The flight described below, number OM-135, took place on 22 December 2011.
Departure from Moscow
Mongolian Airlines flights leave Moscow from Terminal F in Sheremetyevo International Airport.
Though tickets from Moscow to Berlin are widely available from travel agents, it was impossible to buy a ticket for this route directly from Mongolian Airlines online. The flight is simply not listed, though the company’s website does sell tickets.
Likewise, it turned out that you couldn’t check in online, on either the company’s official website or that of Sheremetyevo Airport. Perhaps this has to do with the fact that it’s technically one leg of a 2-stage flight.
The airplane was about an hour late arriving in Moscow. The weather conditions that day were pretty bad (heavy snow) so it's impossible to say whether this was the exception or the rule for the airline.
Either way, the plane eventually taxied up to the gate. It was a Boeing-737-800 with N-number EI-CXV and the proud name "Khubelai Khaan" stenciled on the side (Kublai Khan, the way the name is usually spelt, was a grandson of Genghis Khan, and ruler of the Mongol Empire after his grandfather's death).
The Boeing 737-800 used by Mongolian Airlines is equipped with two classes of seats – business and economy. The plane was in good condition, but obviously not new. It’s been in use for several years, judging by the condition of the seats, baggage shelves and plastic paneling. The state of the plane reminded me of the Boeings in service with UTair and NordStar airlines, whose flights I had to take several years ago.
Seats in the business class have gray leather upholstery, while the economy class has blue-and-gray fabric.
Business class seats
Overhead are the luggage storage bins, along with air conditioning vents and reading lights.
The business and economy class are separated by a curtain.
The plane is equipped with an entertainment system, which includes overhead TV screens and a radio in the elbow rests.
During the 2-hour flight we were shown a 1.5-hour movie with English subtitles.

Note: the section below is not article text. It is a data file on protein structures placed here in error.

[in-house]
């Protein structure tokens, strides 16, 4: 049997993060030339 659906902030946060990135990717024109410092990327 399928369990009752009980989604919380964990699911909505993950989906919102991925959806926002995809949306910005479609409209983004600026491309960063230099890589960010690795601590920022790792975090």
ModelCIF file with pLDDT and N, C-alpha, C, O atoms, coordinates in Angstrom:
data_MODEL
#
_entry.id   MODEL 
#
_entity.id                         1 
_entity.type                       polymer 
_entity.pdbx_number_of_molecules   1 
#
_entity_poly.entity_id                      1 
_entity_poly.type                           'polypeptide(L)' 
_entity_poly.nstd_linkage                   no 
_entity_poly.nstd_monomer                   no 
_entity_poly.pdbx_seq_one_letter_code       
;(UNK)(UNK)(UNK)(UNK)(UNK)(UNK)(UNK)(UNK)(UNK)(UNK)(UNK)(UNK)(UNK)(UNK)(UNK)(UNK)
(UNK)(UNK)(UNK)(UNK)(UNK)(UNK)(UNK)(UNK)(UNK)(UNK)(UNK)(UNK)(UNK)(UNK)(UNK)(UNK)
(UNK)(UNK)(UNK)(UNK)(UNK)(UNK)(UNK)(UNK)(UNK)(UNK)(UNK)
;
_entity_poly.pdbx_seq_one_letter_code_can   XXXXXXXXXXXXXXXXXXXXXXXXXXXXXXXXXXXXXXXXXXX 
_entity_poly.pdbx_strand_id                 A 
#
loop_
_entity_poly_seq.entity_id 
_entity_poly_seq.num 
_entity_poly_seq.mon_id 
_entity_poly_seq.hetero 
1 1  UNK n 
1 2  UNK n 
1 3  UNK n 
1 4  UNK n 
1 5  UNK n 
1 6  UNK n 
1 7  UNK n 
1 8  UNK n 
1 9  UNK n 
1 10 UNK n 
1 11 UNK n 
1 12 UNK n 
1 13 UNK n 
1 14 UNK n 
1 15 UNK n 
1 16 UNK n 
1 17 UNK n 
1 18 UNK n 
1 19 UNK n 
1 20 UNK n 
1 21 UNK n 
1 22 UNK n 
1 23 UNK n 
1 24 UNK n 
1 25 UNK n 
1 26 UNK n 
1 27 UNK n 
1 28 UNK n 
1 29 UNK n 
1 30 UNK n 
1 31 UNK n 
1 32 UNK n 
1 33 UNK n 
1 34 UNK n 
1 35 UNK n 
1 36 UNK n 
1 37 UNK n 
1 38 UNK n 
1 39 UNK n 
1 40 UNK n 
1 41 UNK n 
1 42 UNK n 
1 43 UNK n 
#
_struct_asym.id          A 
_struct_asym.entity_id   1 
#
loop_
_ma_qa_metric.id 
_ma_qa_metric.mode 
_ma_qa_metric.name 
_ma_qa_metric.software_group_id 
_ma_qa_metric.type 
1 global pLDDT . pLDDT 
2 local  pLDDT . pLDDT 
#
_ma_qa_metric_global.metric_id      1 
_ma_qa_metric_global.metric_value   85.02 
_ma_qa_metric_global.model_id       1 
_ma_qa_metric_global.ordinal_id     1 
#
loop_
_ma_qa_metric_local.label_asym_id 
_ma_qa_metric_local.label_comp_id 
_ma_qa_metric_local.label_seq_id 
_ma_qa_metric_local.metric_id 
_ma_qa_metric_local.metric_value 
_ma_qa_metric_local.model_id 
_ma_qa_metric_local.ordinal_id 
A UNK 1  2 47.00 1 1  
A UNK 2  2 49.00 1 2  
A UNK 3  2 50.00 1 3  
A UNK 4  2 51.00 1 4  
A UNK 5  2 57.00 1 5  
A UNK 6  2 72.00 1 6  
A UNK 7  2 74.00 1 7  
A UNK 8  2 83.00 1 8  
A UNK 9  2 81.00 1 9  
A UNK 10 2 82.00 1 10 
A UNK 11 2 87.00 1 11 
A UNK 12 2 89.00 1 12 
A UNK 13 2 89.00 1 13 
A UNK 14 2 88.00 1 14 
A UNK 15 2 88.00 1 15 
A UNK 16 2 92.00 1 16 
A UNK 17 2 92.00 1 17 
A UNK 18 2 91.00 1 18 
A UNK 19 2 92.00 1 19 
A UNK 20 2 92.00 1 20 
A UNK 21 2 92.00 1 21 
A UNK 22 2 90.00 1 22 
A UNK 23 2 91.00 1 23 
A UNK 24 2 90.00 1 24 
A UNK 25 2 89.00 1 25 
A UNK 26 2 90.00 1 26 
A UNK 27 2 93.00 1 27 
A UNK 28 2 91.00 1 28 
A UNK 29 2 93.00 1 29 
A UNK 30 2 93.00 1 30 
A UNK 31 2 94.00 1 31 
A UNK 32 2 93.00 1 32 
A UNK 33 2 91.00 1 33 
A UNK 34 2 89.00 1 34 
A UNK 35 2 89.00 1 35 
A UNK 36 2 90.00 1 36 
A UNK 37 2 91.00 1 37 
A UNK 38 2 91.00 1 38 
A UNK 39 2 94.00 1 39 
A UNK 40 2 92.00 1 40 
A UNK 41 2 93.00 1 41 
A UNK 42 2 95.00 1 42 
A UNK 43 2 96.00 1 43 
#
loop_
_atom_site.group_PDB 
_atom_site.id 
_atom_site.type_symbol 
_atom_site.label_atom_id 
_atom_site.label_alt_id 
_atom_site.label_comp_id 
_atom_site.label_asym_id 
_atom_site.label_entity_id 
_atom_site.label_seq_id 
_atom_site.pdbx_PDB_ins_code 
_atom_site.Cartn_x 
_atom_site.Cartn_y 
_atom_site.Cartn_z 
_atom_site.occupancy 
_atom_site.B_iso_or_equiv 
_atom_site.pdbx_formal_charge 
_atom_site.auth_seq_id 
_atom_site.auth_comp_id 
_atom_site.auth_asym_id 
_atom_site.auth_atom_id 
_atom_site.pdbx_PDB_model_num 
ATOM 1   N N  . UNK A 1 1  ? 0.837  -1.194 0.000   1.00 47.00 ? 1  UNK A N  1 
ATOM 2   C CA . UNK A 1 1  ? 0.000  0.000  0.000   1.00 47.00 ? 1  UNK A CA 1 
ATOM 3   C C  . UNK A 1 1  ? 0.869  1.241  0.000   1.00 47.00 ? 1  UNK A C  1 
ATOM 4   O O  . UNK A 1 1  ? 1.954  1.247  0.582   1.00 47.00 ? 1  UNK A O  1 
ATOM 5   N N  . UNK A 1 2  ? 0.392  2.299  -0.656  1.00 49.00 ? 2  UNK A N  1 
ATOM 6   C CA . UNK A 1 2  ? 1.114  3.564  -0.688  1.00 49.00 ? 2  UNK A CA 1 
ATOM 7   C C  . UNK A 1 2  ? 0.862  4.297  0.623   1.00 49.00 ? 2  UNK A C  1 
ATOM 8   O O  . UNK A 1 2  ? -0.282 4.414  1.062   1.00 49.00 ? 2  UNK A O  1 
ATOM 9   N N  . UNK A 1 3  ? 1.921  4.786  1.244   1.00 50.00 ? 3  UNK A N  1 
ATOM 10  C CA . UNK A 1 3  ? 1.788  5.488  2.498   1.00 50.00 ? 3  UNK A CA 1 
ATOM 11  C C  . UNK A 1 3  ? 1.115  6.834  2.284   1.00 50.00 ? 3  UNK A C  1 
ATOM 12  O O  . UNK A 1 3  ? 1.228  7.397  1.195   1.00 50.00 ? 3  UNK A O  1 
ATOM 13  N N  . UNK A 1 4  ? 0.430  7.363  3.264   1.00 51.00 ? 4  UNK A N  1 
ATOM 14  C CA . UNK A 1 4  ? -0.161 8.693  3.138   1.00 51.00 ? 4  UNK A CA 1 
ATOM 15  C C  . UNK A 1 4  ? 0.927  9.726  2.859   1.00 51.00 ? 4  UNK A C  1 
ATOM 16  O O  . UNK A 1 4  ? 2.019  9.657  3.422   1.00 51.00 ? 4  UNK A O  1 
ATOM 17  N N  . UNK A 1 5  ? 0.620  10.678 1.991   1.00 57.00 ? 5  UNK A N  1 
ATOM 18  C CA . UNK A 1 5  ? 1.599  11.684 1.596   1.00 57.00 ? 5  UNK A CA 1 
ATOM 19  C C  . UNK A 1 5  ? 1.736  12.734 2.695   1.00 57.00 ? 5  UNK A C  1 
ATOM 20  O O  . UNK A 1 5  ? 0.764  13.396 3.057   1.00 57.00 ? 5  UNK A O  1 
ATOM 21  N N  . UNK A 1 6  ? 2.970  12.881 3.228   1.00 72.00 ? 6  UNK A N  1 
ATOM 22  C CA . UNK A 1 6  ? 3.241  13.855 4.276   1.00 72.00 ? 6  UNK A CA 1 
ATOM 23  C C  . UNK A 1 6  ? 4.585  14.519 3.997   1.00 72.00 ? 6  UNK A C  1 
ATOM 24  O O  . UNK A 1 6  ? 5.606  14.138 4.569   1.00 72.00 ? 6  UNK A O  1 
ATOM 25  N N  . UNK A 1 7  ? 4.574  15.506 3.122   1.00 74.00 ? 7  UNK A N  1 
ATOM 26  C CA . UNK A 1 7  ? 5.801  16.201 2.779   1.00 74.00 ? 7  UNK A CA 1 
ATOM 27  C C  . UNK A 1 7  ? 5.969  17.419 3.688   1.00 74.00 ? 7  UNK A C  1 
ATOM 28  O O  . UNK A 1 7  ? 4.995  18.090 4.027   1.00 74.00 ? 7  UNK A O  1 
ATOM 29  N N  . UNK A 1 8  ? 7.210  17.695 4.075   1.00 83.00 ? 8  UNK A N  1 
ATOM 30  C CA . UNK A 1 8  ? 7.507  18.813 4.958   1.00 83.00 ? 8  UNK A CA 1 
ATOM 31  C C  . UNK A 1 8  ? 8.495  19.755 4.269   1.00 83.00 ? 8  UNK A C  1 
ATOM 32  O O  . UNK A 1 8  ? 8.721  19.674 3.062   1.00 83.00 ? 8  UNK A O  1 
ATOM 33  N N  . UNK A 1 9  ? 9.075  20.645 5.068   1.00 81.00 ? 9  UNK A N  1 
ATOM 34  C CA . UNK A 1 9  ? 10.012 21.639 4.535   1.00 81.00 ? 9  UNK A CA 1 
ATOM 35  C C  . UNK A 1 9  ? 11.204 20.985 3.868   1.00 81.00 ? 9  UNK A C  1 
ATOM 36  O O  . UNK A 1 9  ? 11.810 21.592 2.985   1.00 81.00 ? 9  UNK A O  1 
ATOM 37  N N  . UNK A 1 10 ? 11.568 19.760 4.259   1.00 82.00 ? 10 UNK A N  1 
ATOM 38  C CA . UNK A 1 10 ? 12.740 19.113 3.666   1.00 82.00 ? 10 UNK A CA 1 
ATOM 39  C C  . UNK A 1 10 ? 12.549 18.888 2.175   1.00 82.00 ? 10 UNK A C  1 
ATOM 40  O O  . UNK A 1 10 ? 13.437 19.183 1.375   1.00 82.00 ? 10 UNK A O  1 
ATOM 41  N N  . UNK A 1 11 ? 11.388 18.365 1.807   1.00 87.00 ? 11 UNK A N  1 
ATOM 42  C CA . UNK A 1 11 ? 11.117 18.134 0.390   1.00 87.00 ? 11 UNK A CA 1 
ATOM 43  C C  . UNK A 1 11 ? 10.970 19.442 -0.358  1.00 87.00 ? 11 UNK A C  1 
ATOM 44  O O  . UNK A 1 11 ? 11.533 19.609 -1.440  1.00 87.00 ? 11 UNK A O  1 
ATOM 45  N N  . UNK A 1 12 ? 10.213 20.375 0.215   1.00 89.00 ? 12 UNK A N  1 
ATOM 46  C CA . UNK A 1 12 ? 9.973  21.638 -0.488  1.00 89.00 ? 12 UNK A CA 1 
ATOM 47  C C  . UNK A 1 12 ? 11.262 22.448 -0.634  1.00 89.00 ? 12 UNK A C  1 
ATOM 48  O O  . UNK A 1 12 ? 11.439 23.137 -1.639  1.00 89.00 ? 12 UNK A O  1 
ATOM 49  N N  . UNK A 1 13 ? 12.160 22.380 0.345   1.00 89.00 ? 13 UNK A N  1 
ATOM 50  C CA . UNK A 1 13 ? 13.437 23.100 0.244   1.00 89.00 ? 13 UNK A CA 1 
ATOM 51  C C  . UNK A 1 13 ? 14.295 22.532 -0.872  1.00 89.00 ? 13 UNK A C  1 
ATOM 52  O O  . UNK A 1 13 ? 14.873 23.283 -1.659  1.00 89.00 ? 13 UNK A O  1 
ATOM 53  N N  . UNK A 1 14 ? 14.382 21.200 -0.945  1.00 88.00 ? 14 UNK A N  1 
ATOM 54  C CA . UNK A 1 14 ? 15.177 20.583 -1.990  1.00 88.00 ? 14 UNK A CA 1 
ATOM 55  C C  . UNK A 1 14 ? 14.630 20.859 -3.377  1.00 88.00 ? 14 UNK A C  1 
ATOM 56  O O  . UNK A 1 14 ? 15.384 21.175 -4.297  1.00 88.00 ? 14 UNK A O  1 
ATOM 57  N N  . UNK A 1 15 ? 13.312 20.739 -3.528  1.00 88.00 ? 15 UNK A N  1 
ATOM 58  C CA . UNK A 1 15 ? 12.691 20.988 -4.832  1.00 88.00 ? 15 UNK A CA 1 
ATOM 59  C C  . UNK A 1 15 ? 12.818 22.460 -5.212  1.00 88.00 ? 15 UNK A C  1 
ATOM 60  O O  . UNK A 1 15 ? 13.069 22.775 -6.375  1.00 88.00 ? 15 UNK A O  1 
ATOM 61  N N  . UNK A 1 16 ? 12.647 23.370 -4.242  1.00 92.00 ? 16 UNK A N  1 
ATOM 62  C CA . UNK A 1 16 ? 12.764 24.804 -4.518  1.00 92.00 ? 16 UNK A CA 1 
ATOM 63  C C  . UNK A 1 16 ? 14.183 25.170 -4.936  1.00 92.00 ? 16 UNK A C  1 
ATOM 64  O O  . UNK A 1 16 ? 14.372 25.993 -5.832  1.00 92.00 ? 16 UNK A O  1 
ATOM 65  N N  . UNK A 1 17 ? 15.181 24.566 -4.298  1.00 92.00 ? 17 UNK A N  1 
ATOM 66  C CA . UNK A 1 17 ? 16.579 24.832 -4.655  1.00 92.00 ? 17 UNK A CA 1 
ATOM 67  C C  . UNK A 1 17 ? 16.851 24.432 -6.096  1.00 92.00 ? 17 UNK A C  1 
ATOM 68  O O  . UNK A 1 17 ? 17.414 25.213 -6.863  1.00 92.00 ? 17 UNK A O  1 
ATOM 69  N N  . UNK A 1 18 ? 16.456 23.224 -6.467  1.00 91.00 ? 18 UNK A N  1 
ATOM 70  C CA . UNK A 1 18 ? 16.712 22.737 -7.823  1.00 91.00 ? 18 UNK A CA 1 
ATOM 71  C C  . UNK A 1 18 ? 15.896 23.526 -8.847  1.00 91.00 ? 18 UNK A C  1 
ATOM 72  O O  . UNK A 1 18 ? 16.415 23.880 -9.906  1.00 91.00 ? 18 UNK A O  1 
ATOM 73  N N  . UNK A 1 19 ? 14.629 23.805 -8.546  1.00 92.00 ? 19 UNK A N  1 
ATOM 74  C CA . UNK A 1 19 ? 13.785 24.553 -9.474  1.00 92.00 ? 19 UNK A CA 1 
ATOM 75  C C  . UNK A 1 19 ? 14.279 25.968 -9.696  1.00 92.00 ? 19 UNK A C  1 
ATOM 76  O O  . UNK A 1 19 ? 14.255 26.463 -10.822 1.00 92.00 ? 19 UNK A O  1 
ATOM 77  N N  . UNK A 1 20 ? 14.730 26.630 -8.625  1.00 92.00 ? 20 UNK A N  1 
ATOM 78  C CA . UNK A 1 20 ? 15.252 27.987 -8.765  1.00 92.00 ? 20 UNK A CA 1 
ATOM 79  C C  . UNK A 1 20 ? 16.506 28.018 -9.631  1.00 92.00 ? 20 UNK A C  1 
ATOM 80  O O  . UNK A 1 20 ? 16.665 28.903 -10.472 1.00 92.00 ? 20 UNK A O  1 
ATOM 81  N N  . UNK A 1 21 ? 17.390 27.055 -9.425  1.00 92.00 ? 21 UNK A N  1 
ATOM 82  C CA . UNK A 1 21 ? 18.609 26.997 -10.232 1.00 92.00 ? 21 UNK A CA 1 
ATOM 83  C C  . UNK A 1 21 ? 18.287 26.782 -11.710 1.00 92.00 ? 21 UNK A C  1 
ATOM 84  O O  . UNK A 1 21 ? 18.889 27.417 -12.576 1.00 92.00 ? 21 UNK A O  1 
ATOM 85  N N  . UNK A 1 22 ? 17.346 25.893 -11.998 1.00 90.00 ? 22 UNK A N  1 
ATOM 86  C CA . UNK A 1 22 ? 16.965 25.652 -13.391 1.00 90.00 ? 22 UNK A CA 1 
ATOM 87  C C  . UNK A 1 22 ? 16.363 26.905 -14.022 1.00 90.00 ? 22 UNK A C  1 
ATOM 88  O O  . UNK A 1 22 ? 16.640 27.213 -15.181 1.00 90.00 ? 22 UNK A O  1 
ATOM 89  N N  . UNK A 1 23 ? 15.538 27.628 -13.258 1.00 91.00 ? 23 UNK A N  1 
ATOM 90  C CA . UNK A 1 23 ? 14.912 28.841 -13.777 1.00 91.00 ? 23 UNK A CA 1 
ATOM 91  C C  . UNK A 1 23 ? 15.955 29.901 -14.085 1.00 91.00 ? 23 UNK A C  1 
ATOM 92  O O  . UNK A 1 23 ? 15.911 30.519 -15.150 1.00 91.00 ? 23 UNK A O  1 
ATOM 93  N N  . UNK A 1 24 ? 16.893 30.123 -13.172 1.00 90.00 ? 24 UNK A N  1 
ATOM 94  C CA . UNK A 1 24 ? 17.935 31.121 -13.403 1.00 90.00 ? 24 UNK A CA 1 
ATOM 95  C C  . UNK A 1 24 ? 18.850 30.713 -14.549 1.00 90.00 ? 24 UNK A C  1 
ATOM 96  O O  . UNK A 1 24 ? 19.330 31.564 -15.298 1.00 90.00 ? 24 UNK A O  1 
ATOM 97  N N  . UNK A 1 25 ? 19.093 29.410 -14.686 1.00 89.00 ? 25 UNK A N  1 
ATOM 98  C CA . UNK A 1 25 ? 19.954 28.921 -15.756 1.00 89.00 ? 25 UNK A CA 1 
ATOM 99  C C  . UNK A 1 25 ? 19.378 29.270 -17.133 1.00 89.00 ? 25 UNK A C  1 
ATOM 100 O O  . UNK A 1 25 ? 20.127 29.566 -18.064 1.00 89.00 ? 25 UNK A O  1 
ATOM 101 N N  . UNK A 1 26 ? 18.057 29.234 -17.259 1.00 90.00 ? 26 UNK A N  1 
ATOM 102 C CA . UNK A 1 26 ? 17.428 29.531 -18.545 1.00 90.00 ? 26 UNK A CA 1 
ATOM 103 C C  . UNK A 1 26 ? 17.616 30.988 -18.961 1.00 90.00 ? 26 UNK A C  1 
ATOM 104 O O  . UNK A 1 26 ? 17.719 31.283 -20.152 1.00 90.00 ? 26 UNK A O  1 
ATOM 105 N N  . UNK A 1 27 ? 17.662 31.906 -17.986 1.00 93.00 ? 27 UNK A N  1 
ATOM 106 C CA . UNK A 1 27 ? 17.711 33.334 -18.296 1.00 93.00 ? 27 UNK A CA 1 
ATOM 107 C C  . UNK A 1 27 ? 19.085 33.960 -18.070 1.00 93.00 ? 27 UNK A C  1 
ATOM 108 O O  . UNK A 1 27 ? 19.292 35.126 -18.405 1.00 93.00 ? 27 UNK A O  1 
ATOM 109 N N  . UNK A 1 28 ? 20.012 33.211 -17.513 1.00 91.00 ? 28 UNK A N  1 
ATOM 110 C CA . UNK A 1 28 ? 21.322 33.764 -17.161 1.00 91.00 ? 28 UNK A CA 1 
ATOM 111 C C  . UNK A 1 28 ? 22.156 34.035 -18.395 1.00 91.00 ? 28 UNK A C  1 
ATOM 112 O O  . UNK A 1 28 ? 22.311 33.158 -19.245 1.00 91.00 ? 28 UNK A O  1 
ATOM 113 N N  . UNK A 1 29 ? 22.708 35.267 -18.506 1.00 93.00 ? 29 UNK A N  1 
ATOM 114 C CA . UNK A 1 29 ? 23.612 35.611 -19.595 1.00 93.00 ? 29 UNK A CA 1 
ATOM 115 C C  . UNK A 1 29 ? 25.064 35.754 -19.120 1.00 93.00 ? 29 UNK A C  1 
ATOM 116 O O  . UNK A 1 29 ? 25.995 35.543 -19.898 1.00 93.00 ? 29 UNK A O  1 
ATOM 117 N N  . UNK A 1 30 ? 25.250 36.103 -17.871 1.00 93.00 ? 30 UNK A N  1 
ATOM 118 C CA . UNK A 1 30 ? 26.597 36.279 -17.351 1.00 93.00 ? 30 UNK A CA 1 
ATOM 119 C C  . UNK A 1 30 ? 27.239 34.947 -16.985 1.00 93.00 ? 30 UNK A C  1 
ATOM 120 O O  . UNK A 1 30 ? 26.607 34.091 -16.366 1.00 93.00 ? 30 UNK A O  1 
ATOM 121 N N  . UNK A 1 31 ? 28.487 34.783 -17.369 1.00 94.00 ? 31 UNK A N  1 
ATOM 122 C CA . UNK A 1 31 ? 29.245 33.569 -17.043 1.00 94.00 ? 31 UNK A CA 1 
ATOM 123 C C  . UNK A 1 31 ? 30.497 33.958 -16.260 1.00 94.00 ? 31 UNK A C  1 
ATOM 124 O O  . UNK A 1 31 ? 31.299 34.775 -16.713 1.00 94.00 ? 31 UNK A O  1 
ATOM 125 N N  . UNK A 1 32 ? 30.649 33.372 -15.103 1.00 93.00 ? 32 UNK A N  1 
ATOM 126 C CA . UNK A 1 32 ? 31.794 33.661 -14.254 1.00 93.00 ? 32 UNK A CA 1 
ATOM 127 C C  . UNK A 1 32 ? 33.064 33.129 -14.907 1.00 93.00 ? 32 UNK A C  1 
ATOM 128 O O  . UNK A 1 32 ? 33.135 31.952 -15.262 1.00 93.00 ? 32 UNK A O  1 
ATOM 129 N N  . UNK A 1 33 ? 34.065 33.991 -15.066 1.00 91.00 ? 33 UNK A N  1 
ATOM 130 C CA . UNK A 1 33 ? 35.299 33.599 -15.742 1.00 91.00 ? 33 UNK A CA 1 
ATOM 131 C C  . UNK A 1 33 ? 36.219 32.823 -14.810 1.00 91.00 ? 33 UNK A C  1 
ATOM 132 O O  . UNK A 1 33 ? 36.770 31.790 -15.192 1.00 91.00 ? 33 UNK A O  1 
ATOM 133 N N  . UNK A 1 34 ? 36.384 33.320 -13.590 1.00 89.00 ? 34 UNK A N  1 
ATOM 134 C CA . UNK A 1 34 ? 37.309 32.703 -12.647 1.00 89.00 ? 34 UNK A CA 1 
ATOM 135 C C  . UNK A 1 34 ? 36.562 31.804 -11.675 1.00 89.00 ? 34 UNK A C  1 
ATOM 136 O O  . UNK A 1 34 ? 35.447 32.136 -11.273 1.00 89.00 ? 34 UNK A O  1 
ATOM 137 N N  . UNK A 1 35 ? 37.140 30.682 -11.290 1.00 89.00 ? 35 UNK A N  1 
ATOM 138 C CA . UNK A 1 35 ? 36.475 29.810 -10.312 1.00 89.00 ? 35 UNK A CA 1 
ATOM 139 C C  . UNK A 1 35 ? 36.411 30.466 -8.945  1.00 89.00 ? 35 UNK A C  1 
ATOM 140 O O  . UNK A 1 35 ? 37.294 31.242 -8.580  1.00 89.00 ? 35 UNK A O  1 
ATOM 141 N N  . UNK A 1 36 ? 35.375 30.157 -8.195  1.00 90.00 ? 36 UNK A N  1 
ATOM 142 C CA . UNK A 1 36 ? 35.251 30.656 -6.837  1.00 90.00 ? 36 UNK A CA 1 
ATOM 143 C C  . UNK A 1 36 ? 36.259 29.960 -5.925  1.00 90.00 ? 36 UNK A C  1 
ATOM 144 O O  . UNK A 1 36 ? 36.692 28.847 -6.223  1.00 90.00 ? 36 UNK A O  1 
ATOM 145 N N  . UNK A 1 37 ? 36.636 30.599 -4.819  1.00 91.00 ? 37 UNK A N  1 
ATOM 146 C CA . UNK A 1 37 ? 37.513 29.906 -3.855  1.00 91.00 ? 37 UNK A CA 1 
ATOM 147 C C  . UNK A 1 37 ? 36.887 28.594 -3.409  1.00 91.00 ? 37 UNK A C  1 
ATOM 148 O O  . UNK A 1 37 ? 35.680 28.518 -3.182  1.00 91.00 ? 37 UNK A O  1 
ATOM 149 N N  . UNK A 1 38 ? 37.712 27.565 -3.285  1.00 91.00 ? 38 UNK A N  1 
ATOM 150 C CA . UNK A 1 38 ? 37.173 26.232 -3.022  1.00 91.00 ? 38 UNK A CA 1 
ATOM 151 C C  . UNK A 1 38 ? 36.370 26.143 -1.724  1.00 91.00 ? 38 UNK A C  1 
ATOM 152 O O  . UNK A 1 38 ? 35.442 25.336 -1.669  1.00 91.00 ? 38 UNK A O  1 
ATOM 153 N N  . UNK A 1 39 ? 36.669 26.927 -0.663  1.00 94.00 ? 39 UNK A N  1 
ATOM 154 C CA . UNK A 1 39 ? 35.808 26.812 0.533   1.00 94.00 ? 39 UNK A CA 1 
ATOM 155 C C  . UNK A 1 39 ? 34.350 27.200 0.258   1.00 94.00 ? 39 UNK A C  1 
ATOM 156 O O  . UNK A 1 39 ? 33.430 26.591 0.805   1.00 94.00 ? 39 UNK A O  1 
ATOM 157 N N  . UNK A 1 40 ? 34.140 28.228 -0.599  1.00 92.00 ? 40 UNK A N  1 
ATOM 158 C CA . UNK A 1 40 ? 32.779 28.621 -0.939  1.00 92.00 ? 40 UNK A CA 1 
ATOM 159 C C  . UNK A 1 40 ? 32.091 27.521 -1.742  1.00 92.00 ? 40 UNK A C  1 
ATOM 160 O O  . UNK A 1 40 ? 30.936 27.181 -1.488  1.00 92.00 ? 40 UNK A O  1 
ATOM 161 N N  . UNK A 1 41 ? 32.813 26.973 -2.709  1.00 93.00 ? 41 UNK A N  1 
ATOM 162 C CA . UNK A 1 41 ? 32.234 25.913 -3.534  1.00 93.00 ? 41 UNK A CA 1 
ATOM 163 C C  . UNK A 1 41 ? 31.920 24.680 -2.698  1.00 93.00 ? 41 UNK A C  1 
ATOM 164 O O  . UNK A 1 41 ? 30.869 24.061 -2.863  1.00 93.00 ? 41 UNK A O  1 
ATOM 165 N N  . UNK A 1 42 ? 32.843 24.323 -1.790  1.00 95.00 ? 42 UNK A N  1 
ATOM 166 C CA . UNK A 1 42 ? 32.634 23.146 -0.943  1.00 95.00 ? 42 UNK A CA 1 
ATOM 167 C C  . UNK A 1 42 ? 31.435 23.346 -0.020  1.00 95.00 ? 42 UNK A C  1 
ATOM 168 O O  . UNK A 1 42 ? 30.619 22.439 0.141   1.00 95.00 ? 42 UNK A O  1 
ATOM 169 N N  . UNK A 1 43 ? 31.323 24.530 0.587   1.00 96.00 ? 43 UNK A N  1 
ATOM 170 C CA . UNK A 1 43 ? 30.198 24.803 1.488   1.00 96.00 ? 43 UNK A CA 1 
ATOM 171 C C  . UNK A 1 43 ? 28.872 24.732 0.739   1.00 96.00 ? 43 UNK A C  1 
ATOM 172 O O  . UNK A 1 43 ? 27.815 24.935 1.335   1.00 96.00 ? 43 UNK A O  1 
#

During the remaining time, the screens showed our flight’s progress.
It was rather interesting to see the flight information displayed in Mongolian.
In the pocket of every seat there were a whole 3 magazines: 2 versions of the flight magazine and a Mongolian business catalog. Almost everything in these was written in two languages, Mongolian and English.
Thanks to the magazines I found out that Mongolian Airlines is scheduled to receive 3 brand-new Boeing jets in 2012 (two 737-800s and one 767-300). Up until now the company has had to rely only on used airliners. With the help of the new planes, they plan to expand their service area, which is currently really small; aside from Moscow and Berlin, the only other flight destinations offered by MIAT are Beijing, Tokyo, Seoul and Hong Kong.
A feature I found interesting was the location of the card with emergency safety procedures. Instead of the seat pocket, it was glued to the underside of the folding table and so was always in front of you when the table was up.
Mongolian Airlines, as befitting a full-service, flag-carrying airline, offers meals during the flight despite the short travel time.
At first we were offered some appetizers: salted nuts and drinks.
Afterwards we were distributed cold cuts: bread and butter, tea or coffee, some meat and vegetables.
The selection of drinks available during the flight included water, Coca-Cola, Fanta, juices, and red and white wine.
I wanted to make a separate note on the professionalism of the flight attendants. Almost all of them could speak Russian and were friendly and welcoming.
It was very pleasing to know that taking photographs in the plane wasn’t prohibited, as is often the case with Russian and European airlines.
Thus I had no problem taking all the pictures of the plane I needed, even snapping some photos of the flight attendants themselves.
Arrival in Berlin
Flight OM-135 lands at Berlin's Tegel Airport, situated in the western part of the city. It’s one of two operating airports in Berlin.
Upon arrival the plane was quickly serviced and took off for Moscow, and from there to Ulan Bator.
The crew for the return flight was waiting at the ramp, ready for the trip back.
As for the terminal in Tegel Airport, it looks to have been made in the 1980s, reminiscent of Sheremetyevo-2 (now known as Terminal F) in Moscow. By modern standards it’s not very comfortable: the corridors are long and narrow, it’s divided into needlessly long sections, and there are lots of confusing turns and nooks.
Below are several photos to illustrate.
The baggage claim area for arriving flights:
The check-in area for departing flights:
Walkways in the terminal:
The main terminal as seen from the forecourt:
All in all, MIAT Mongolian Airlines left a decent, but not outstanding impression, exactly what one would expect from the national flag-carrier of a modest country.
Cons include aging aircraft and a lack of technological innovations. Pros are the friendly staff, the effort to uphold a good image and the warm treatment of the passengers.